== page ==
NEMT Today: Three things that will shape the future of NEMT

Posted by Anantha Rao

Integrating 21st-century technology has been a game-changer in non-emergency medical transportation (NEMT). NEMT providers and care coordinators now have access to more invaluable tools to schedule and monitor patient rides than ever before. These tools are having a tremendous impact on the industry, increasing access to care, and leading to better health outcomes. As we look to the future, the next wave of technological advancements will undoubtedly continue to change NEMT for the better. Here are three things we see that will shape the future of NEMT:

1. Complete ride digitization

Technology has progressed to a point where anyone operating a ride has multiple touchpoints. Soon, all NEMT rides will be completely digitized — a benefit that will change the industry for the better, particularly when it comes to combating fraud, waste, and abuse (FWA). Introducing the latest route-building and GPS capabilities to the process means that there will be higher transparency to enforce accountability. Ride digitization also bodes well for the overall quality of NEMT service. Key ride quality metrics like driver on-time performance, ride quality based on driving parameters (like speeding, braking, deviation from routes, etc.), and rider feedback can be easily tracked at the ride level and aggregated at the transportation provider level. For transportation providers, it will make the entire process more efficient, decreasing missed connections while ensuring enough transportation supply to meet patient demand.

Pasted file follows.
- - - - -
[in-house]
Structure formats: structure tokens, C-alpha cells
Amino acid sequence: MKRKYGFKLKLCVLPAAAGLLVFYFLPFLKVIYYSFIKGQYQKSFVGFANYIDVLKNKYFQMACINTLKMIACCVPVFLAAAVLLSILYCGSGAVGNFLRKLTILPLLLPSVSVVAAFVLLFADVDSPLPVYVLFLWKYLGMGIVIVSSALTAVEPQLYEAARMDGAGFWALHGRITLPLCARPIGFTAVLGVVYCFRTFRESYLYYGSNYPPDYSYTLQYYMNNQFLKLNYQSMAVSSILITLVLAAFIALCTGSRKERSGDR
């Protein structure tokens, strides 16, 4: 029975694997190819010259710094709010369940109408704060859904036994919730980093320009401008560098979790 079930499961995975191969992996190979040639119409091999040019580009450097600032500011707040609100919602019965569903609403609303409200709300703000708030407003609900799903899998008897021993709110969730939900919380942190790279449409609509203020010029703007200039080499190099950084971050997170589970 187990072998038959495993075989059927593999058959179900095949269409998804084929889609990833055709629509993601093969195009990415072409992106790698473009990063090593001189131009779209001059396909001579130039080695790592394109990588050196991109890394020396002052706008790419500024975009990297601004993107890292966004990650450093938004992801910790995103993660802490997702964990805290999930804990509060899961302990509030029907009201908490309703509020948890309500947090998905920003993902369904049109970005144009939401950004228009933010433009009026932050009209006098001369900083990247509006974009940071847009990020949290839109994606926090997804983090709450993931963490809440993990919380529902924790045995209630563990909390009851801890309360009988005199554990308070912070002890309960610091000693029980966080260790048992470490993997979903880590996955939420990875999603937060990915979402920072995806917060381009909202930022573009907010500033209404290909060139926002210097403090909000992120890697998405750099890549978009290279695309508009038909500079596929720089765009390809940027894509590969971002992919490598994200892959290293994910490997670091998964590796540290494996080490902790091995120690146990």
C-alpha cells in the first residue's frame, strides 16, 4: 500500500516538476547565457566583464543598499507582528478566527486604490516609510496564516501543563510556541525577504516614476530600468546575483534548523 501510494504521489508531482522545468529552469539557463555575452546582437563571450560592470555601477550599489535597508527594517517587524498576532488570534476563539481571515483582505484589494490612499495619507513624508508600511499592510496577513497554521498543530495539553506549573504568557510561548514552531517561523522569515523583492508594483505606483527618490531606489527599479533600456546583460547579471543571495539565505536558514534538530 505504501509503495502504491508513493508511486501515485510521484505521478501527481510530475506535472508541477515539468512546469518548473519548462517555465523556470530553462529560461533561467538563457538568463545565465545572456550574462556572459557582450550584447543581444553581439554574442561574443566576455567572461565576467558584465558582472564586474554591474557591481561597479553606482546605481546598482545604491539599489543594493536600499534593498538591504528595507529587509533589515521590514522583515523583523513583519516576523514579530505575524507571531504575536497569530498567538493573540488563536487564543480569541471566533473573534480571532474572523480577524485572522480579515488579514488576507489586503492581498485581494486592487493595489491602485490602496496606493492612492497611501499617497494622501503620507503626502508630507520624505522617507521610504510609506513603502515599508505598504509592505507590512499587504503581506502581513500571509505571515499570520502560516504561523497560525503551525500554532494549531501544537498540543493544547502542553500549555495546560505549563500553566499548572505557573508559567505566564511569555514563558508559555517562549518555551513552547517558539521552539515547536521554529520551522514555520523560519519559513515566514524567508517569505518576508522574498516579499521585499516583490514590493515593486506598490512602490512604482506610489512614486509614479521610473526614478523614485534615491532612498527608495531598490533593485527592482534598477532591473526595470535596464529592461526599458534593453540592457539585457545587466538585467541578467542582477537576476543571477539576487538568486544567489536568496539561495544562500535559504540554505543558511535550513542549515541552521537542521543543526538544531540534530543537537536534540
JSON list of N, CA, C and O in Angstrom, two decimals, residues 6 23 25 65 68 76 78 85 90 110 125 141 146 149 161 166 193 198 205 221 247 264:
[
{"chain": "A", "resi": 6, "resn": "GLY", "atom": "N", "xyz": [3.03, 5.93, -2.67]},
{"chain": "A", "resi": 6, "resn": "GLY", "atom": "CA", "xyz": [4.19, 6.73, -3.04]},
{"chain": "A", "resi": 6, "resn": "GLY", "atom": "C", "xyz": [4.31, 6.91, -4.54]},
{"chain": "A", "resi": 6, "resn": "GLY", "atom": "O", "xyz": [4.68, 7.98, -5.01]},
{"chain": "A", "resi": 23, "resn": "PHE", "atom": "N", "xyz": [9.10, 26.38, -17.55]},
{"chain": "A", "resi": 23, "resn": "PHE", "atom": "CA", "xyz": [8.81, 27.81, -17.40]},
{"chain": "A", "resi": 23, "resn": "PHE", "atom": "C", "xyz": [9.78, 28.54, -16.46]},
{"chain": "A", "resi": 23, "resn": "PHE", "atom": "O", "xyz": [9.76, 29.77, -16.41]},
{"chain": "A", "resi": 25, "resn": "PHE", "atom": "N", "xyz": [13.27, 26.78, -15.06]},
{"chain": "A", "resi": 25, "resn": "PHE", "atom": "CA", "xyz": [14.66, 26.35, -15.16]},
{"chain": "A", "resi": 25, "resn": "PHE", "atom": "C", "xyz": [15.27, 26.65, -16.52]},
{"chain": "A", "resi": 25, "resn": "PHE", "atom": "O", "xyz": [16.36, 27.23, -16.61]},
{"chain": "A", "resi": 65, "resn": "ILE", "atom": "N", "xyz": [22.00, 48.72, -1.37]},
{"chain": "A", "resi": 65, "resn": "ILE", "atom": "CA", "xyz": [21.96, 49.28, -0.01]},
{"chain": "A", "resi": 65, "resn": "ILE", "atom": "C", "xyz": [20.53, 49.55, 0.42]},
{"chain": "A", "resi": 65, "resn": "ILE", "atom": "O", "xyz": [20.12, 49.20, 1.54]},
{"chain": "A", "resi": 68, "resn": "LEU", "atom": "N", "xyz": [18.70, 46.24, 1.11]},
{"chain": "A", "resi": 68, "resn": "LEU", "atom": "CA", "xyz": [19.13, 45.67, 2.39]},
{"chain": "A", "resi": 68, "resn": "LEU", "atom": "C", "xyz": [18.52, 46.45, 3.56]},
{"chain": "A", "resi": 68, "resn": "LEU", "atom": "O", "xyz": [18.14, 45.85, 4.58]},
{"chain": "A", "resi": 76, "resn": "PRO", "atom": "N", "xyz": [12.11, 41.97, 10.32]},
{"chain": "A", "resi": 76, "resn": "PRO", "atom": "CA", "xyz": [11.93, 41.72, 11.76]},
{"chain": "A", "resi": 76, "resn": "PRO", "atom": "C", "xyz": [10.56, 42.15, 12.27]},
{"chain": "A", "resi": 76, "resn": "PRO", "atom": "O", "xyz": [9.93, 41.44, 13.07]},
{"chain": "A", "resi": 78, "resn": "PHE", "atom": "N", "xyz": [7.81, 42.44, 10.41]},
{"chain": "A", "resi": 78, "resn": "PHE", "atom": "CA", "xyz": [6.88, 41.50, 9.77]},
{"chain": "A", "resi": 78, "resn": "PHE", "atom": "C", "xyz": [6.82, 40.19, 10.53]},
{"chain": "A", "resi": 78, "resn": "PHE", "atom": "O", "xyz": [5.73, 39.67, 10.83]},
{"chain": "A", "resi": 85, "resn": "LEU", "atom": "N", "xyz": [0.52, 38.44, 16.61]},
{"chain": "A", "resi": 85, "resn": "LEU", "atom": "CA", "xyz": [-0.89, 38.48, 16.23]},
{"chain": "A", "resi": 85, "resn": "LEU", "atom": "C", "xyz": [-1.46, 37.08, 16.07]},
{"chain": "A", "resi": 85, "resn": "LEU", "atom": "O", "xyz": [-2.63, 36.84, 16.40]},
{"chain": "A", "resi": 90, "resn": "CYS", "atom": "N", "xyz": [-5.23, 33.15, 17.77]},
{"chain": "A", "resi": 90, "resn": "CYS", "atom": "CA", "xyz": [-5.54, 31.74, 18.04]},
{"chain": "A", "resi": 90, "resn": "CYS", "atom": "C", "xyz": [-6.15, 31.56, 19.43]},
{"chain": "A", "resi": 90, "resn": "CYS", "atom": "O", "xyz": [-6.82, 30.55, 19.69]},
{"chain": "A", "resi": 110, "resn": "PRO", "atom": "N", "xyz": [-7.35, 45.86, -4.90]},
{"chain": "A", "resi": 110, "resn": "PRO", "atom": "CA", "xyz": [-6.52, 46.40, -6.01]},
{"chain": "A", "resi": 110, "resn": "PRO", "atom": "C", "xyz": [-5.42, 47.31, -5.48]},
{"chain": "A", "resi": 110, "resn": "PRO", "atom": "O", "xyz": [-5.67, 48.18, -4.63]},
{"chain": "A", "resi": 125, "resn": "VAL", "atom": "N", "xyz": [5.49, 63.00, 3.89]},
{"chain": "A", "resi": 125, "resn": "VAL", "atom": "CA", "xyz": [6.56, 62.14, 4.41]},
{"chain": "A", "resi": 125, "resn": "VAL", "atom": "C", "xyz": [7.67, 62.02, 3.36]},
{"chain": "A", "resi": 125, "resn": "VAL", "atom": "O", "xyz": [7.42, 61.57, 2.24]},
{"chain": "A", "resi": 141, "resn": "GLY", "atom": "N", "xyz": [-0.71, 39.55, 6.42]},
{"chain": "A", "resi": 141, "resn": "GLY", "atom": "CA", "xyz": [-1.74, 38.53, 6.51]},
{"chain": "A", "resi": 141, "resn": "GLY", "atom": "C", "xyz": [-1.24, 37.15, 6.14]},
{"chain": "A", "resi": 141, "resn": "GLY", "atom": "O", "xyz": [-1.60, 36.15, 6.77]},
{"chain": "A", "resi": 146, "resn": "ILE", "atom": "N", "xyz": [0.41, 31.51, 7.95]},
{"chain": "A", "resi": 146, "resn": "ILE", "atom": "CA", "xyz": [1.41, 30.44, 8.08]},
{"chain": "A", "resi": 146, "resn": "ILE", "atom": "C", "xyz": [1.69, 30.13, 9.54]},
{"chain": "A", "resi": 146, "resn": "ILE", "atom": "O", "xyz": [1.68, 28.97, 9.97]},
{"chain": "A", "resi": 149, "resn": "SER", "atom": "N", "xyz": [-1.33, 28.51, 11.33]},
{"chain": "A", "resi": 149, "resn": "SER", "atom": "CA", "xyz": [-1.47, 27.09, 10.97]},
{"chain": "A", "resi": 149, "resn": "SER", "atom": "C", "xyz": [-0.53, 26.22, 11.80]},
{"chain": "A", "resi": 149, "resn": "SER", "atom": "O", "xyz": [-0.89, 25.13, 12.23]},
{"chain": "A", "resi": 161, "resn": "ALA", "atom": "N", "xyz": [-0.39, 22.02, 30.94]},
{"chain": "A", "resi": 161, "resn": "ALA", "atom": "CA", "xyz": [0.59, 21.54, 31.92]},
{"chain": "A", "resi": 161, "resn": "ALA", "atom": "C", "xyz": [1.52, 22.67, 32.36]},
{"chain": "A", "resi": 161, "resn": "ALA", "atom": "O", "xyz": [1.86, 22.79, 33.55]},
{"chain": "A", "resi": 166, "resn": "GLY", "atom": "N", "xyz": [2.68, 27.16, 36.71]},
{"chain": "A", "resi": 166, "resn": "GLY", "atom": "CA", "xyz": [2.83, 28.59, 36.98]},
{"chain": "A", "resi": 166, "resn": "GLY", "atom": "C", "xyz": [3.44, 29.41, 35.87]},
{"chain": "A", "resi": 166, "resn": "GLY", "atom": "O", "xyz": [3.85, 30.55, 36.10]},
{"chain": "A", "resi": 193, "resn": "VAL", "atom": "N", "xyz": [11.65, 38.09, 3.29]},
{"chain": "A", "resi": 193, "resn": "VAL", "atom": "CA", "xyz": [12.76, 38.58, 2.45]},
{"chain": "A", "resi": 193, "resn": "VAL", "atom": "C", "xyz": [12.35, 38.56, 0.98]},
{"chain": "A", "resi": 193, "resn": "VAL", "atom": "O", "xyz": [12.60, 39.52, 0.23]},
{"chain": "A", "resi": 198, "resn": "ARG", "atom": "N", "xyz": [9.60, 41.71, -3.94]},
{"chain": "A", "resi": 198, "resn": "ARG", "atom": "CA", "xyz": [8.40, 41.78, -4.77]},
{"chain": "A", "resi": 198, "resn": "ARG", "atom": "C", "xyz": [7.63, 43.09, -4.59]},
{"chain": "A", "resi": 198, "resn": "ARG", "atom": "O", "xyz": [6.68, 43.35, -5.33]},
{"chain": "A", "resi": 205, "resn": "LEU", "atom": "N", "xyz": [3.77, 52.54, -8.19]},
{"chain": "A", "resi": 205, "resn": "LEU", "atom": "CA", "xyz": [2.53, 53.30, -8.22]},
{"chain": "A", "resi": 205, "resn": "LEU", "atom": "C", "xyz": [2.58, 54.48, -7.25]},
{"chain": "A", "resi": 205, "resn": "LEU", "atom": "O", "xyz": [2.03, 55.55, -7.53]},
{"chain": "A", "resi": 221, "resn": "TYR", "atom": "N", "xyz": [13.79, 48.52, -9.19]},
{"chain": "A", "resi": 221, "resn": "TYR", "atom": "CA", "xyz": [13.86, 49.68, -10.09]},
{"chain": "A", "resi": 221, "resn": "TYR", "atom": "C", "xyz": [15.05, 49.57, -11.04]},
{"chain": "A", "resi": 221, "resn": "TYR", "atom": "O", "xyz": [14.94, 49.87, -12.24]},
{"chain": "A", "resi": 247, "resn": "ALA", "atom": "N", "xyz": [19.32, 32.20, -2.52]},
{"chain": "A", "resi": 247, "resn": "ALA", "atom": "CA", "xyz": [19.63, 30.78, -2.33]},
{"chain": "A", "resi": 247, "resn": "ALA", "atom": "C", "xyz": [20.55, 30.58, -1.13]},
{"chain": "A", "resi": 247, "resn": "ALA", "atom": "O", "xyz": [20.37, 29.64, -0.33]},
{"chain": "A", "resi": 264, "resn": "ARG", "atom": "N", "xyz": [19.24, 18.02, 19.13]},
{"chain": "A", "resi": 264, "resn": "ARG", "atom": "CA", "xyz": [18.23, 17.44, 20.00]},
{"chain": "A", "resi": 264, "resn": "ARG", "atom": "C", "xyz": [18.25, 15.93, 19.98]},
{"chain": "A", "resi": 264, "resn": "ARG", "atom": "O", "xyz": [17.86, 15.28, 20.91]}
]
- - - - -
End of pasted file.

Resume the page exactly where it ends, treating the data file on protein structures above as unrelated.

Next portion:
2. Major shifts in care delivery

With the increasing popularity of telehealth, nurses and physicians are exiting traditional settings and entering homes and other care locations. With the rise of new health care roles like community health workers, primary healthcare services, and patient education is now done in the setting of the patient’s home. As such, there will be a decrease in the total number of people who need to be physically present for an appointment. This new reality means that NEMT will be used to benefit those who need it most, such as those with behavioral health needs, or those who need treatment for chronic illness.

3. The assimilation of autonomous vehicles into society

Plenty has been said about autonomous, or “driverless,” vehicles, and there are currently many challenges that need overcoming as they’re introduced into society. With many companies emerging in the space, such as Alphabet’s Waymo, many predict that we will begin to see autonomous vehicles on the road in about 10 years. As a result, more people will be using autonomous vehicles to get to and from medical appointments. Autonomous vehicles will likely work as a complement to NEMT, with drivers transitioning to attendants in vehicles to assist patients. Ultimately, autonomous vehicles have the potential to make NEMT better by making rides safer, coordination simpler, and ensuring patients remain at the center of care

In closing, it’s safe to say that the future of NEMT looks to follow its current trend. New and innovative technology will undoubtedly continue shaping the future of the industry, and every new stride will focus on improving the patient experience and delivering better health outcomes.


This content was originally published in the Fall edition of NEMT Today, the quarterly newsletter for NEMTAC.

Co-authored by Roundtrip and WellRyde